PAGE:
The abstract should state briefly (not more than 150 words maximum) the purpose of the research, the principal results and major conclusions; should describe your entire study at a glance. Abstracts are often presented and read as stand-alone text, so please keep this in mind when writing, and avoid the use of references and abbreviations.
Please provide keywords to help readers find your article. Select keywords accurately as these will be used to index your article on Horizon Online and on search engines such as Google ScholarTM. These keywords will help others find your article quickly and accurately. Think of them as the labels for your article. What’s more, a strong correlation exists between online hits and subsequent citations for journal articles.
Think about how you search for articles, and what words or phrases you put in. Then think about your own article, and what keywords are most relevant to the focus of your work. Once you’ve drawn up a shortlist, try searching with them, to ensure the results fit with your article and so you can see how useful they would be to others. Then narrow down your keywords to ensure they are as accurate as possible.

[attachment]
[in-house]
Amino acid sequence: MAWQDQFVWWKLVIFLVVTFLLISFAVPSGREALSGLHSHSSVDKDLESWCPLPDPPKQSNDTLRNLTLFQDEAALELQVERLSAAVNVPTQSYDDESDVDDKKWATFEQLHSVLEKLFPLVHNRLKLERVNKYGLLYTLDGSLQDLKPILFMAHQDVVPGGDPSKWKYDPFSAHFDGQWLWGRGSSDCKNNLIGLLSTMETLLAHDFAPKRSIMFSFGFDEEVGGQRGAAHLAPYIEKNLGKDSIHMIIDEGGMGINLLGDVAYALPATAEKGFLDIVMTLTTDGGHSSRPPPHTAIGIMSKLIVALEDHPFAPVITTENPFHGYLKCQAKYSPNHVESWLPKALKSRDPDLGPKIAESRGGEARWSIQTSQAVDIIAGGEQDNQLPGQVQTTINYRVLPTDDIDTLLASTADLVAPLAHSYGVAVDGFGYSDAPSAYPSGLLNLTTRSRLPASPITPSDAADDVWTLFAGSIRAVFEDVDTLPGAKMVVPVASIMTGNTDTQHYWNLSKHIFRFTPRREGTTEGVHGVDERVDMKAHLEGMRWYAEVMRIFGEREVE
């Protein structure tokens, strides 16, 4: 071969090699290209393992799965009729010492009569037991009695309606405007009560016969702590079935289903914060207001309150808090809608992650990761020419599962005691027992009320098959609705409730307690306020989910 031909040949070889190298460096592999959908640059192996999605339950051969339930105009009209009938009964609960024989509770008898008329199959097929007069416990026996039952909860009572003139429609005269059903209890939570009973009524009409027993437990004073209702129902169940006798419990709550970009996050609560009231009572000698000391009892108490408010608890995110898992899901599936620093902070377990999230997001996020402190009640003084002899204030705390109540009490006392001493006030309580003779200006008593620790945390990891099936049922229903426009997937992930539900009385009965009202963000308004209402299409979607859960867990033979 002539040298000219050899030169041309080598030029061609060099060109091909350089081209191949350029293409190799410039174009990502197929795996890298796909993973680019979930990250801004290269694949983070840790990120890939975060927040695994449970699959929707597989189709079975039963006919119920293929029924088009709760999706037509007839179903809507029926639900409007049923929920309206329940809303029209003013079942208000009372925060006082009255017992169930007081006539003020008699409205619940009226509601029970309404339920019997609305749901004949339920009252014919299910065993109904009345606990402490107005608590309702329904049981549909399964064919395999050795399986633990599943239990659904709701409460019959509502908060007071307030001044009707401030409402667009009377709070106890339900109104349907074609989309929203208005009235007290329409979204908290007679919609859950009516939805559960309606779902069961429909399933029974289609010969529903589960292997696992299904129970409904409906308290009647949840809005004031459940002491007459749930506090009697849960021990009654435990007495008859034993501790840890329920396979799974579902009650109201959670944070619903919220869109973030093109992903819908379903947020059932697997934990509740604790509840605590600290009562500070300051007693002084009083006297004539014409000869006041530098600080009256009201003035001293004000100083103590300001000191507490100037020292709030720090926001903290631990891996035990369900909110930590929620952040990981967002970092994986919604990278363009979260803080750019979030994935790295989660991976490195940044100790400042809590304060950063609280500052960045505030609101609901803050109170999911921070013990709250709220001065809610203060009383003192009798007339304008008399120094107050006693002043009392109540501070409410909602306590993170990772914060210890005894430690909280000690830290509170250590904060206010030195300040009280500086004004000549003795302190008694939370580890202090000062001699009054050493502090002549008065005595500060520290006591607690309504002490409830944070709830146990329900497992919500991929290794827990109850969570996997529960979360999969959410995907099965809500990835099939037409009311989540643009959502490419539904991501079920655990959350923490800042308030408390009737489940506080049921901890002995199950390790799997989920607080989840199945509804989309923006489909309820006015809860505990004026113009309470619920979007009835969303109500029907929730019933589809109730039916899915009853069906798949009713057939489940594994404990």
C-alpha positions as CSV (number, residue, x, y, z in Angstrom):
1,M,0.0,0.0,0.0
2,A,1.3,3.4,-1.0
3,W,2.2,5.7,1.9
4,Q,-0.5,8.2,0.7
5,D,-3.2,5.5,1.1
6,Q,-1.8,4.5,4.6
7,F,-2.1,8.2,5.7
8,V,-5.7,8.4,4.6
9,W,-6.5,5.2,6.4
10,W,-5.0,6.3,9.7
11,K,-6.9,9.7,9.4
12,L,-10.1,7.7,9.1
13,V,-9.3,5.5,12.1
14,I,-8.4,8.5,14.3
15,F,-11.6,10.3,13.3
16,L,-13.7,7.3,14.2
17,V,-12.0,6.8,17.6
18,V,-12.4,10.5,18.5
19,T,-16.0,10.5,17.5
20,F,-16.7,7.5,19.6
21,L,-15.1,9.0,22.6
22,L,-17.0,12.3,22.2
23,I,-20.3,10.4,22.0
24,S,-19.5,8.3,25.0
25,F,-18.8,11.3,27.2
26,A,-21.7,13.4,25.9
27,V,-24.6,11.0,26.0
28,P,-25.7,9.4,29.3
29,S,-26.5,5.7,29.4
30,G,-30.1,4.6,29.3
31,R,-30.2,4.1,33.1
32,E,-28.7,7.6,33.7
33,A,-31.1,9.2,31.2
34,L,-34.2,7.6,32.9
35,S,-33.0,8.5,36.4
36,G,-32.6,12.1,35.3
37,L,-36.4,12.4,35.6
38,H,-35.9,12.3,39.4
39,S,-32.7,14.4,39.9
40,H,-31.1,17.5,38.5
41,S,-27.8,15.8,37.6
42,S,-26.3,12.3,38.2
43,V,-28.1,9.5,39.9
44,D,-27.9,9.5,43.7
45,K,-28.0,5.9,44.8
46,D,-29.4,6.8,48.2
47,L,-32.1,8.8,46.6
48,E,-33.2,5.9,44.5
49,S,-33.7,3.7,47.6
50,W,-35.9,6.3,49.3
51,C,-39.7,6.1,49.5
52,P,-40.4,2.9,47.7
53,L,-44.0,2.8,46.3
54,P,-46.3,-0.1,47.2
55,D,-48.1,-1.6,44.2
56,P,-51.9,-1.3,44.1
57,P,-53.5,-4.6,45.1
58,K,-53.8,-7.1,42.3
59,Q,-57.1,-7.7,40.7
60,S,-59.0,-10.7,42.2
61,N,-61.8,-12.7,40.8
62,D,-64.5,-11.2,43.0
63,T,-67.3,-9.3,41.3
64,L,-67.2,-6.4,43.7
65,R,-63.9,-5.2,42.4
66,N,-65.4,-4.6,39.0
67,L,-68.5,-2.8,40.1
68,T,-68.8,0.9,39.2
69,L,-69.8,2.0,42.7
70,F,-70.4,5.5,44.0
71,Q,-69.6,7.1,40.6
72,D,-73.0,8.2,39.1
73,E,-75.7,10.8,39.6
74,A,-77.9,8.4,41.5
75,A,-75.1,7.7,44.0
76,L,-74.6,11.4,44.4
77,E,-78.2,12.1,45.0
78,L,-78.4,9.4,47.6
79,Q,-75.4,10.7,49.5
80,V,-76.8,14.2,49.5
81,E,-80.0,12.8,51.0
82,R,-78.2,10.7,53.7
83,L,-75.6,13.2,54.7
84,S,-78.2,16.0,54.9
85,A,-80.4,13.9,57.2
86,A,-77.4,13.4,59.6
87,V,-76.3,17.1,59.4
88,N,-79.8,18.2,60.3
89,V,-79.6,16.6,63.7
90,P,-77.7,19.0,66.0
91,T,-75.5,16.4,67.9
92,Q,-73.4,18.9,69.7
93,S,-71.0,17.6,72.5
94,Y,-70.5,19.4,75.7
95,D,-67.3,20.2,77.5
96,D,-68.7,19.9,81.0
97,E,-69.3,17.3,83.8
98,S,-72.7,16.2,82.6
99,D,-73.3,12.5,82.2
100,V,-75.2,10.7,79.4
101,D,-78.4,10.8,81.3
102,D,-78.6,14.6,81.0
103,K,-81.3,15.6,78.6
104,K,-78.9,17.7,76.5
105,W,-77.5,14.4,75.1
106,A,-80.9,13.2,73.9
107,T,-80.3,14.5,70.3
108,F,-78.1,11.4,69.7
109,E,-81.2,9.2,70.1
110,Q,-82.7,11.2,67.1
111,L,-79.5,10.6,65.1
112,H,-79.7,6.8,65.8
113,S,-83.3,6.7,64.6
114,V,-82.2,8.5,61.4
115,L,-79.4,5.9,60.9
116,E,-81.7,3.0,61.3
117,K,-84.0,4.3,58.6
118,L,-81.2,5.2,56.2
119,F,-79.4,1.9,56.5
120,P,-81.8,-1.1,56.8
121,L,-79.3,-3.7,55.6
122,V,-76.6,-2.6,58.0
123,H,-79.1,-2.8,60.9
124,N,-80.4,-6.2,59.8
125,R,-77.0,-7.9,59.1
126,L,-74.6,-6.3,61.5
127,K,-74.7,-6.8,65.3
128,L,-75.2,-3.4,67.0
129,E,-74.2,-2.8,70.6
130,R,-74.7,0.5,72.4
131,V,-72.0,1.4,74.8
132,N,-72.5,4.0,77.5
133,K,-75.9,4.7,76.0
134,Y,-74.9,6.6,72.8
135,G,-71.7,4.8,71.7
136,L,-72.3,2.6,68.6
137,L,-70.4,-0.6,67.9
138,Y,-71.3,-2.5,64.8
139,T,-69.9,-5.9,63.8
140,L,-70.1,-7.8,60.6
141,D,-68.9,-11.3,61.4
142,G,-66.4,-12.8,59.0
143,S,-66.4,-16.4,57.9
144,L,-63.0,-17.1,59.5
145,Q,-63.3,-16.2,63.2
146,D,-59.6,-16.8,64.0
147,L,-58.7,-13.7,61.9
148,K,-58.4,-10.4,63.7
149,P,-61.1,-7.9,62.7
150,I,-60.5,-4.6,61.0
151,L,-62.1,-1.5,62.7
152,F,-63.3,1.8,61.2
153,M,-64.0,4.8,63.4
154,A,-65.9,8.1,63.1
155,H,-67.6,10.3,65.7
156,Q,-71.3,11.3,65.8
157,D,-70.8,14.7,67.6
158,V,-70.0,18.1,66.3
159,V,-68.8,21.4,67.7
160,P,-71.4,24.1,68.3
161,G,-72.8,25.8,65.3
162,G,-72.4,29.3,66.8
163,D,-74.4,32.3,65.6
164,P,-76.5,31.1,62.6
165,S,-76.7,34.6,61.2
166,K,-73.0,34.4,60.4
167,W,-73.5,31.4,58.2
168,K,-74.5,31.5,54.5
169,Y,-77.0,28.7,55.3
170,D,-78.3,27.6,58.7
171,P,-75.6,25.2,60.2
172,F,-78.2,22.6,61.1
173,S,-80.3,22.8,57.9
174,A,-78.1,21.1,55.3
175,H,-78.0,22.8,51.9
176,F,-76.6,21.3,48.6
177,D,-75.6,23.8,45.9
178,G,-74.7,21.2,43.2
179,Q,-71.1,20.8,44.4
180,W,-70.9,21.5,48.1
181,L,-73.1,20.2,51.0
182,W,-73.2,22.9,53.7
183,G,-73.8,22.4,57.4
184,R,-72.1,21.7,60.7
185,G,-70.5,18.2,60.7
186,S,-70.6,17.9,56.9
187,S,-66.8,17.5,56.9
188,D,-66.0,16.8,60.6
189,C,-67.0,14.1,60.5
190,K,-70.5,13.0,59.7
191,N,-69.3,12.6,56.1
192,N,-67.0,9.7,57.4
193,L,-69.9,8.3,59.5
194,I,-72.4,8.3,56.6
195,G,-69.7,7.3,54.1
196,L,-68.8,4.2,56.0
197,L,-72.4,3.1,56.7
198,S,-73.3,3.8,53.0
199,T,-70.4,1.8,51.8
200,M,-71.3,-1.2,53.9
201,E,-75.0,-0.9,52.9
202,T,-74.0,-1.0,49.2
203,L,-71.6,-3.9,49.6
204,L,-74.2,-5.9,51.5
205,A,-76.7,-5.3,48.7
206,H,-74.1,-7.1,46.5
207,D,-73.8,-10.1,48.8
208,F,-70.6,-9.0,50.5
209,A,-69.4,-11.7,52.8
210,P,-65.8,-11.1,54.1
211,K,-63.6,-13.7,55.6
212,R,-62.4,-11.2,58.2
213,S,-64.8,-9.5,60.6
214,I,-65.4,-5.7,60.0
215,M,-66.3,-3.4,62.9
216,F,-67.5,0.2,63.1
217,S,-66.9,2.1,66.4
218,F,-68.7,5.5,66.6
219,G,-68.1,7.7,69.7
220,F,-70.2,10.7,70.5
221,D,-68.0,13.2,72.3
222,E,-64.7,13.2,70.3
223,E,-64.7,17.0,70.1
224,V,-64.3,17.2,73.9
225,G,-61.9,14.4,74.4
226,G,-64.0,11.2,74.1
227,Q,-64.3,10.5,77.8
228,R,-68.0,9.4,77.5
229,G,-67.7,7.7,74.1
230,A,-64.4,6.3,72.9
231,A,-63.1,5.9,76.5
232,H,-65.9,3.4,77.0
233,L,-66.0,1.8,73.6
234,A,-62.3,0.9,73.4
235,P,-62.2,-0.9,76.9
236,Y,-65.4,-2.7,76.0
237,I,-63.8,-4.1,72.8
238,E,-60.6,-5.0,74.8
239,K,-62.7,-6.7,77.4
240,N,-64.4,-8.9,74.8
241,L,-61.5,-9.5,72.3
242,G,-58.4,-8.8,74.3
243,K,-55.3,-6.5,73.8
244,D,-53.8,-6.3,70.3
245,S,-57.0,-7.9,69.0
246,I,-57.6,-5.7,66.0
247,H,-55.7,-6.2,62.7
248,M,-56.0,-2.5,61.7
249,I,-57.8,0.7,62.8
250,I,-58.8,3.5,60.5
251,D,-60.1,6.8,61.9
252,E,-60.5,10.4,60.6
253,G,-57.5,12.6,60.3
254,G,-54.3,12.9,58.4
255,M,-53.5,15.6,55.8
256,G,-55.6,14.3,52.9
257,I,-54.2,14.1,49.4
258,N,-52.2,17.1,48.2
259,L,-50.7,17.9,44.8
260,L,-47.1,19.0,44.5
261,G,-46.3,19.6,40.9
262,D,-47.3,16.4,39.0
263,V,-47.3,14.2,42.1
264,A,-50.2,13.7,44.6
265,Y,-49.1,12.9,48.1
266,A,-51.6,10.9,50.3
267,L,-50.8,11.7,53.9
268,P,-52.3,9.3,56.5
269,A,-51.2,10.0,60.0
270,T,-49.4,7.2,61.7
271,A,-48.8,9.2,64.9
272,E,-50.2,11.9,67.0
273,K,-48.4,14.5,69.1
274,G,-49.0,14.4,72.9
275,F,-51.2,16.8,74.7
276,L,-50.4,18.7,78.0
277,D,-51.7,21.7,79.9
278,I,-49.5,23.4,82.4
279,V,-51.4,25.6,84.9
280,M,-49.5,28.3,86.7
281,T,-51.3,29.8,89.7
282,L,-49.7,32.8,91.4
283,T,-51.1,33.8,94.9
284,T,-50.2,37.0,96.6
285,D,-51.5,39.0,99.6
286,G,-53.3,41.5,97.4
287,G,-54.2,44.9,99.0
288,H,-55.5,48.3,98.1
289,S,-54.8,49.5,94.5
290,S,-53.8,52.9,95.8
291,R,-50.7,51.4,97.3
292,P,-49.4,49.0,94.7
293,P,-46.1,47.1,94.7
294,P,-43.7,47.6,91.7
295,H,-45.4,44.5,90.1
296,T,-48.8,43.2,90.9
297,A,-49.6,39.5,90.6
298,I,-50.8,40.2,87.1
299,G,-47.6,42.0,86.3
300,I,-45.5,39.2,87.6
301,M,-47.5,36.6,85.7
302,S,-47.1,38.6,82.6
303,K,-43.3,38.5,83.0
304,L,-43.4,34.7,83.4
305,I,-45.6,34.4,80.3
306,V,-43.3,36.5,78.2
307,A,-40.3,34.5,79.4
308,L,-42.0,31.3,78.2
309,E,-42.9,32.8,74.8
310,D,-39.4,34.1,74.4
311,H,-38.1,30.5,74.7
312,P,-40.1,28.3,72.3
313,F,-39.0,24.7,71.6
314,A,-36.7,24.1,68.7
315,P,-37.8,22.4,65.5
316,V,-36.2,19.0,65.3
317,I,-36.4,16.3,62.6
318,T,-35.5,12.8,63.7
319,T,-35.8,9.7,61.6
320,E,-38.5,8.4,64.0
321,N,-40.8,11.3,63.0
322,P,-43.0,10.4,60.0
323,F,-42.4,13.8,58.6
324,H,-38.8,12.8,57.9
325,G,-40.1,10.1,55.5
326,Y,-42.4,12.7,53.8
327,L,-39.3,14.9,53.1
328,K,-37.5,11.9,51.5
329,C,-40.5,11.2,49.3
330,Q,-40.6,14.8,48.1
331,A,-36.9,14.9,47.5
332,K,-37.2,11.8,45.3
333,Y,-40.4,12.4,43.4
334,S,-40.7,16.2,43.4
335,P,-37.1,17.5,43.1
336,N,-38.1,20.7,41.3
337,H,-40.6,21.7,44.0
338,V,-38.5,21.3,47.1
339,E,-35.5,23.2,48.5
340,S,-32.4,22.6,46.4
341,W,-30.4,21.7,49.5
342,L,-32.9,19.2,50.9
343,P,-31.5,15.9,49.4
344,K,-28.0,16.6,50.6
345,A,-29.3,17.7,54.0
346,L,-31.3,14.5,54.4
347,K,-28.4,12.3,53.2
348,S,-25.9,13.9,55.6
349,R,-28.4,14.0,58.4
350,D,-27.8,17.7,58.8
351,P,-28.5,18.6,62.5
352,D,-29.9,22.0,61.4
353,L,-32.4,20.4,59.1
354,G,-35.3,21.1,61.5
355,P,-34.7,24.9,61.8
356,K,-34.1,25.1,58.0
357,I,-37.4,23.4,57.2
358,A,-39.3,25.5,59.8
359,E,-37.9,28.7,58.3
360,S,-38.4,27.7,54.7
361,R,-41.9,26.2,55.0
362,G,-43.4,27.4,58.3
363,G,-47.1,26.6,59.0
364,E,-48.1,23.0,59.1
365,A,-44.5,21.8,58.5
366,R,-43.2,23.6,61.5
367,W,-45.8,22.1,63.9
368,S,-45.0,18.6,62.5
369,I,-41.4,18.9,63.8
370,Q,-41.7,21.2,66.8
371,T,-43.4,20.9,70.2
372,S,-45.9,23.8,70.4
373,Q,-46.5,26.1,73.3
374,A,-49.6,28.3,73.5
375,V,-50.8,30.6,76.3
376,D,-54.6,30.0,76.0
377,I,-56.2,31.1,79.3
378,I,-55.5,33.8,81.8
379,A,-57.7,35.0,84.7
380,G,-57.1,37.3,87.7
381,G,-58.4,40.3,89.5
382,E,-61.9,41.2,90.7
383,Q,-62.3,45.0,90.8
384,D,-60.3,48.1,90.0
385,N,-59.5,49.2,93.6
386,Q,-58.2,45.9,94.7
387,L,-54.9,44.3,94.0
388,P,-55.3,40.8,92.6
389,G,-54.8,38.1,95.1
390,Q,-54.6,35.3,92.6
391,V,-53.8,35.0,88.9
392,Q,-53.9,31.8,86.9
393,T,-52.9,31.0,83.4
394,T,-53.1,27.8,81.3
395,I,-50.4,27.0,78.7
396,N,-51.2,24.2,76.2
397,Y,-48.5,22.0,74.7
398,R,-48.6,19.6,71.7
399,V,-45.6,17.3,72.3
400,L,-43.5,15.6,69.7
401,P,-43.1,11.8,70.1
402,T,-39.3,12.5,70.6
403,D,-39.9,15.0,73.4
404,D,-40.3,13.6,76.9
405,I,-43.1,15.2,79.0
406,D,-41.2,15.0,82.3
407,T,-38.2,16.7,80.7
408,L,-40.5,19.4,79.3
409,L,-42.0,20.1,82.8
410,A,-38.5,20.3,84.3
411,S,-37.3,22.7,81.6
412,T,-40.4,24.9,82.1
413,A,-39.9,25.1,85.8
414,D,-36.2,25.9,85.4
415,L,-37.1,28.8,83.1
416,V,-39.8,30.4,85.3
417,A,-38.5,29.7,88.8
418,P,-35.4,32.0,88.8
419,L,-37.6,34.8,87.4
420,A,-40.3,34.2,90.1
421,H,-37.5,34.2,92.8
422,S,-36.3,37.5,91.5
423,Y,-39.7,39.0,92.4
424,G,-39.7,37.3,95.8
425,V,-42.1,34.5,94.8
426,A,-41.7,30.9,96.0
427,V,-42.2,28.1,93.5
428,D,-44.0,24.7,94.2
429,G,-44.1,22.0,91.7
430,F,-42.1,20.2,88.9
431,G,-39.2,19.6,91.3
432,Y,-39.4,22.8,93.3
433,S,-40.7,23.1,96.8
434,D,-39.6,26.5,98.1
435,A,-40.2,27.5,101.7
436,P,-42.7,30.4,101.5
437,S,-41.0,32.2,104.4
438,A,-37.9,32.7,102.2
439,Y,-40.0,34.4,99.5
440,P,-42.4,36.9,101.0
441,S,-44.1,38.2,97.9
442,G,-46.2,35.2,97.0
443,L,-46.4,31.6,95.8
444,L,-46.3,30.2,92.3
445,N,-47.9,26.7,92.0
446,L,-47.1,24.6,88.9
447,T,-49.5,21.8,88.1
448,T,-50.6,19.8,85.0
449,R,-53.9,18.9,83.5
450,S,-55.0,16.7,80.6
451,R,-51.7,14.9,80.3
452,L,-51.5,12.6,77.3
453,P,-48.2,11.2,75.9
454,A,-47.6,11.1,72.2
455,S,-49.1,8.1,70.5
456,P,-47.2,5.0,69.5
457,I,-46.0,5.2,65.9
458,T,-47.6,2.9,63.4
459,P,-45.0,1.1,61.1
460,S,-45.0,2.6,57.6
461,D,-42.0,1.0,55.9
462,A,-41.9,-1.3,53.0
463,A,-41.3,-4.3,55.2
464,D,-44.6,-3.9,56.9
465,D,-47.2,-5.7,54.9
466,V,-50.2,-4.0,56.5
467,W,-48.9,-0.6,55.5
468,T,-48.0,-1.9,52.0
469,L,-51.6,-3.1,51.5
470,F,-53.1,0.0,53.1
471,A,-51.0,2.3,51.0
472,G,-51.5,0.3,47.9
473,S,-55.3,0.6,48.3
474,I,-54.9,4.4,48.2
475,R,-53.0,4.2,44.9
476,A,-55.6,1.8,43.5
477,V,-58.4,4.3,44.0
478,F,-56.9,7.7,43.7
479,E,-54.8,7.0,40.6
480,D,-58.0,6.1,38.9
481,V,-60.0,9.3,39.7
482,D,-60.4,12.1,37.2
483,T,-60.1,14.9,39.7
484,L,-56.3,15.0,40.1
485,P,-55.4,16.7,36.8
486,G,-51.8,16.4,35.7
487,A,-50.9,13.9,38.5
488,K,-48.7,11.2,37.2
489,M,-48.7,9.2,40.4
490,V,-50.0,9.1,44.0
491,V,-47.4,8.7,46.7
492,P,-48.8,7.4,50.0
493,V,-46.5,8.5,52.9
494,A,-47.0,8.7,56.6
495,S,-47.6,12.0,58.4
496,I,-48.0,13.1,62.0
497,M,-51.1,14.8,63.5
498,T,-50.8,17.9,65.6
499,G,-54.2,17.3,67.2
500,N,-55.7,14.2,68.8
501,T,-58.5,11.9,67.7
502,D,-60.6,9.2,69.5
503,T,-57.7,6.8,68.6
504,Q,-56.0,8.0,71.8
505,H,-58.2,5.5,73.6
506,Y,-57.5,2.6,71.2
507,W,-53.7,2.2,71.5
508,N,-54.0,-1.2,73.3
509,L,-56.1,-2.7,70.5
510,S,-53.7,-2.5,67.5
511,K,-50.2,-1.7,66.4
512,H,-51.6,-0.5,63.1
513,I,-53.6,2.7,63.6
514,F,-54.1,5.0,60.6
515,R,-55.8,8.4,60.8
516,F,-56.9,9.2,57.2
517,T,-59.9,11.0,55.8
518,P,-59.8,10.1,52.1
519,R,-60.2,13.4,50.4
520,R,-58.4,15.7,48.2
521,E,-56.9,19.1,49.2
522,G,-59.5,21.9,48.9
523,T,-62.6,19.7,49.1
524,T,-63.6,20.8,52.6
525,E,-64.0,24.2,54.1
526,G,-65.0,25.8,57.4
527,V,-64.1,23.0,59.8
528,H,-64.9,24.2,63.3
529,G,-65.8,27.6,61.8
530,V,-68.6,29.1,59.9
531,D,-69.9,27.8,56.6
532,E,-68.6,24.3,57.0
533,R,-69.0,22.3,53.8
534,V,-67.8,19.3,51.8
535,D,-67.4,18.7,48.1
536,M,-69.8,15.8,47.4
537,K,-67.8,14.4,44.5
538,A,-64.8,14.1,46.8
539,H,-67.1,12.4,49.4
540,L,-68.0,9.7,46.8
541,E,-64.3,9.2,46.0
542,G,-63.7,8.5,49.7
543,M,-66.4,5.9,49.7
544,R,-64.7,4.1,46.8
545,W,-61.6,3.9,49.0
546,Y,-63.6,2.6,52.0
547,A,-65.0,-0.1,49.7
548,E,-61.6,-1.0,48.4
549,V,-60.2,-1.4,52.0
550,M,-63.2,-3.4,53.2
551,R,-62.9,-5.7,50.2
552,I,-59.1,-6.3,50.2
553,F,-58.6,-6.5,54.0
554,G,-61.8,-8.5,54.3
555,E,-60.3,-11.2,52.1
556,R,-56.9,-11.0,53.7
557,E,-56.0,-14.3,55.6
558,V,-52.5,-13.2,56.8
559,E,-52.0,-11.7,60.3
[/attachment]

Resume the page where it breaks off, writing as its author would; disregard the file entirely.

Ideally, up to 8 keywords should be provided.
Please indicate the level of the section headings in your article:
- First-level headings (e.g. Introduction, Conclusion) should be in bold, with an initial capital letter for any proper nouns.
- Second-level headings should be in bold italics, with an initial capital letter for any proper nouns.
- Third-level headings should be in italics, with an initial capital letter for any proper nouns.
- Fourth-level headings should be in bold italics, at the beginning of a paragraph. The text follows immediately after a full stop (full point) or other punctuation mark.
- Fifth-level headings should be in italics, at the beginning of a paragraph. The text follows immediately after a full stop (full point) or other punctuation mark.
Please define all abbreviations at first use.
It should provide sufficient background about the work carried out. Provide adequate background information, while avoiding a detailed literature review, and state the objectives of your work in light of previous findings.
Theory/ Calculation (if applicable)
A theory section should extend, not repeat, the background information provided in the Introduction section, and lay the foundation for further work. In contrast, this part represents a practical development from a theoretical basis.
Materials and Methods (or Methodology)
This should include details of any experiments conducted or data collected. Please provide sufficient detail to allow the work to be reproduced. Previously published methods should be shown in a reference; you only need to describe relevant modifications.